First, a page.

Workers have the right to display slogans related to working conditions when they’re on the job under Section 7 of that law, which was enacted in 1935. Section 7 “protects the rights of employees to wear and distribute items such as buttons, pins, stickers, t-shirts, flyers, or other items displaying a message relating to terms and conditions of employment, unionization, and other protected matters.”

In this Home Depot case, the NLRB reviewed a preliminary decision issued in 2022 by Paul Bogas, an NLRB administrative law judge. Bogas found that Home Depot’s ban on manifestations of support for the Black Lives Matter movement didn’t violate labor law.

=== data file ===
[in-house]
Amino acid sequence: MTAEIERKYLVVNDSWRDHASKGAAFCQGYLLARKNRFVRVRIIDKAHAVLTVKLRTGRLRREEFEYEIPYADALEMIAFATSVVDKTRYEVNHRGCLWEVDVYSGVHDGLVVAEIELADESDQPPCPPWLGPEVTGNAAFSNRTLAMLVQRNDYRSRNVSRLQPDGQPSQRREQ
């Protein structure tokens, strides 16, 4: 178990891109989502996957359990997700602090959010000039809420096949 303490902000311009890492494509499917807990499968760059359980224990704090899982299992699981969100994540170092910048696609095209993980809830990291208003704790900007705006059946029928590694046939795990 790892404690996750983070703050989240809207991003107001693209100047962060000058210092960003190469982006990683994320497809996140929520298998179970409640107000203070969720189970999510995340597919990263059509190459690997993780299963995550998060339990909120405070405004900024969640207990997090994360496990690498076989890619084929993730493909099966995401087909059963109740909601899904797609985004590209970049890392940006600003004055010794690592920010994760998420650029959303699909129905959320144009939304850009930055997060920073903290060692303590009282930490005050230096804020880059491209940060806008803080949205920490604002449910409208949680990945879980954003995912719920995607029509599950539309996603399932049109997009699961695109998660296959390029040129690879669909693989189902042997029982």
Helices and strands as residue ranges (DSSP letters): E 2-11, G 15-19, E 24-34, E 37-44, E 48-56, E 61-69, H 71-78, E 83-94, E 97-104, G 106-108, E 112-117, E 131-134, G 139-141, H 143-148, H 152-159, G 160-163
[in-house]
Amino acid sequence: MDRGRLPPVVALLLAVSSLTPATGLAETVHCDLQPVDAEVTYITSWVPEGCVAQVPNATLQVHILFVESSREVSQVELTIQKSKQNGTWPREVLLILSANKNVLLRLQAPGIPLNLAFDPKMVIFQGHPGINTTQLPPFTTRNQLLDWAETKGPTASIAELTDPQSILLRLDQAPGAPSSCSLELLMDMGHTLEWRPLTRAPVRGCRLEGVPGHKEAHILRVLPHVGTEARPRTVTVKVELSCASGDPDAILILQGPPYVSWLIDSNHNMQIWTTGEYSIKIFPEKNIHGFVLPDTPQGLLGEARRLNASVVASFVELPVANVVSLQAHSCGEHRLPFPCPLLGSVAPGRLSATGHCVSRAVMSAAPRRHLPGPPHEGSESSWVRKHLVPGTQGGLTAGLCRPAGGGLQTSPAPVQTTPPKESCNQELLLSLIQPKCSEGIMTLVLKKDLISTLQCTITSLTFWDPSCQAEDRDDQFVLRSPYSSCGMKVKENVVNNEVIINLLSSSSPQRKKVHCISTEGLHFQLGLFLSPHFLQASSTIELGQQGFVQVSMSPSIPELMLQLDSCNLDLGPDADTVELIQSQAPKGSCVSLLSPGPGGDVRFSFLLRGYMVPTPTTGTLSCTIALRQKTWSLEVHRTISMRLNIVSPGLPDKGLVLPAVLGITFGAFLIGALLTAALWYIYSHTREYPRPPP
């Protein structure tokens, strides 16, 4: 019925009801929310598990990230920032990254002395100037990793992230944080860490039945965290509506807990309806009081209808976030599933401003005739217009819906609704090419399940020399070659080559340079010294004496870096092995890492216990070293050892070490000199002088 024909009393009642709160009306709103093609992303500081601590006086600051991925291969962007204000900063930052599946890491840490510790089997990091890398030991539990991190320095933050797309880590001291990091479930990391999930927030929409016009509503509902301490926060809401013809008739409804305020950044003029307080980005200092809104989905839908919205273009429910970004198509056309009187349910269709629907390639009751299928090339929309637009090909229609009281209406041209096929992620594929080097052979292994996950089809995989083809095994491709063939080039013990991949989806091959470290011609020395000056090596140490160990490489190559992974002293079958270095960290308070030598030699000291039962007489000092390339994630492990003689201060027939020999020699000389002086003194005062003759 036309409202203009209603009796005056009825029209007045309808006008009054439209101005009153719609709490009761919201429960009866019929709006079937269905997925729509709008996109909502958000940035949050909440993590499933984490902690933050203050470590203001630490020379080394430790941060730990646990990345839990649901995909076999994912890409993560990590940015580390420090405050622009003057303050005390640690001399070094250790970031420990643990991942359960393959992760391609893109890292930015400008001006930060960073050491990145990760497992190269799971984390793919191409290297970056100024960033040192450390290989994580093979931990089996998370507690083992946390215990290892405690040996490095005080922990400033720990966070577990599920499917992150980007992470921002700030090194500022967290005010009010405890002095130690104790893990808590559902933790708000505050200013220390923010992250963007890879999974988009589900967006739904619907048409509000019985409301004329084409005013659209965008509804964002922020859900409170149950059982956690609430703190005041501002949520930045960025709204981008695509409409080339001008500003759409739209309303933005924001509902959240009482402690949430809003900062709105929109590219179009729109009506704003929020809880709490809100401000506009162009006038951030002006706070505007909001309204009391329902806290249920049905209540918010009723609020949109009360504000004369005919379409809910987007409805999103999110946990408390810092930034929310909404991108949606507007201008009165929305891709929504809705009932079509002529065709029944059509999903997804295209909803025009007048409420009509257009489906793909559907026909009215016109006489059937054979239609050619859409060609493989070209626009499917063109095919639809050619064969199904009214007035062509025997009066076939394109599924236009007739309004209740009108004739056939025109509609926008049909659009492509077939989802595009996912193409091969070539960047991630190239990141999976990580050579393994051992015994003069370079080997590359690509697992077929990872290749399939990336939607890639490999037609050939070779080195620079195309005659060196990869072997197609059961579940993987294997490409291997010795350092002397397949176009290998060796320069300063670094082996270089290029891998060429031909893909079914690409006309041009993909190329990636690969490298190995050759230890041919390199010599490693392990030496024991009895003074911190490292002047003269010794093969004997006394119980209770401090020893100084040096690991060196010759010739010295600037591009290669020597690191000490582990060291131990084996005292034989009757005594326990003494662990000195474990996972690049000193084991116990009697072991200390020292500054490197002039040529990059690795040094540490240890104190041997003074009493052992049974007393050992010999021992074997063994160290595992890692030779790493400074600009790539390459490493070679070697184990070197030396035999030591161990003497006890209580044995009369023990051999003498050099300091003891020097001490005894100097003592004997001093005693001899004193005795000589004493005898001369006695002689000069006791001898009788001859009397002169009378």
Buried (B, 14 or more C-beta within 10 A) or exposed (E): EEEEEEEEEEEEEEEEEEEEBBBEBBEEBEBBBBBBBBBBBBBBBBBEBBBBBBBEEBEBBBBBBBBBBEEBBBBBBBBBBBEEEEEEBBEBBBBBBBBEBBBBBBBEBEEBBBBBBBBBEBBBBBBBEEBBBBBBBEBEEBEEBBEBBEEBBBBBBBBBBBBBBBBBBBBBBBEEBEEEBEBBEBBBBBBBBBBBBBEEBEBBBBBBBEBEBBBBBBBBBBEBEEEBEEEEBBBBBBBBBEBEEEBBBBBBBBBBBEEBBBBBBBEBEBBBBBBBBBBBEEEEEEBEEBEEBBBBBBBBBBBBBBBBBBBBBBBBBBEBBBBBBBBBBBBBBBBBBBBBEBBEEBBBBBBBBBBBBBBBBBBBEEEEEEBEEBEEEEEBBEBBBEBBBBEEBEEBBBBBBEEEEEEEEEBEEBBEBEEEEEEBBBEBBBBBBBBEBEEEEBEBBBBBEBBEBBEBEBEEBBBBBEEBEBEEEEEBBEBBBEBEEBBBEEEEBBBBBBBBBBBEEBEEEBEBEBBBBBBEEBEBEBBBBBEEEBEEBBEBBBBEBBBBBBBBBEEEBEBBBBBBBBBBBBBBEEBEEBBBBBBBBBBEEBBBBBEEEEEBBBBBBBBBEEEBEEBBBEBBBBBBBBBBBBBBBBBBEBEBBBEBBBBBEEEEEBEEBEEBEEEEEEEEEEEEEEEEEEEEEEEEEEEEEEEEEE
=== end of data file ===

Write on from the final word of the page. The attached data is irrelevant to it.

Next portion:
The NLRB disagreed with the decision by Bogas in a 3-1 decision that cited a 1978 Supreme Court precedent.

In that case, Eastex Inc. v. National Labor Relations Board, the court found that workers distributing materials related to their terms and conditions of employment are protected by Section 7 when there is a reasonable and direct connection to the advancement of mutual aid and protection in the workplace.

That ruling held that this protection exists even when political messages may be involved in the workers’ communications. “Moreover, what may be viewed as political in one context can be viewed quite differently in another,” the Supreme Court held.

At the Home Depot in question, Morales and other employees had previously discussed concerns about racial misconduct by a supervisor and two separate incidents of destroying a display of Black History Month materials the workers had created to celebrate Black culture.

Employees had a right to express their support for BLM messaging in the workplace because they had already objected to working conditions based upon racial concerns, the NLRB’s majority ruled.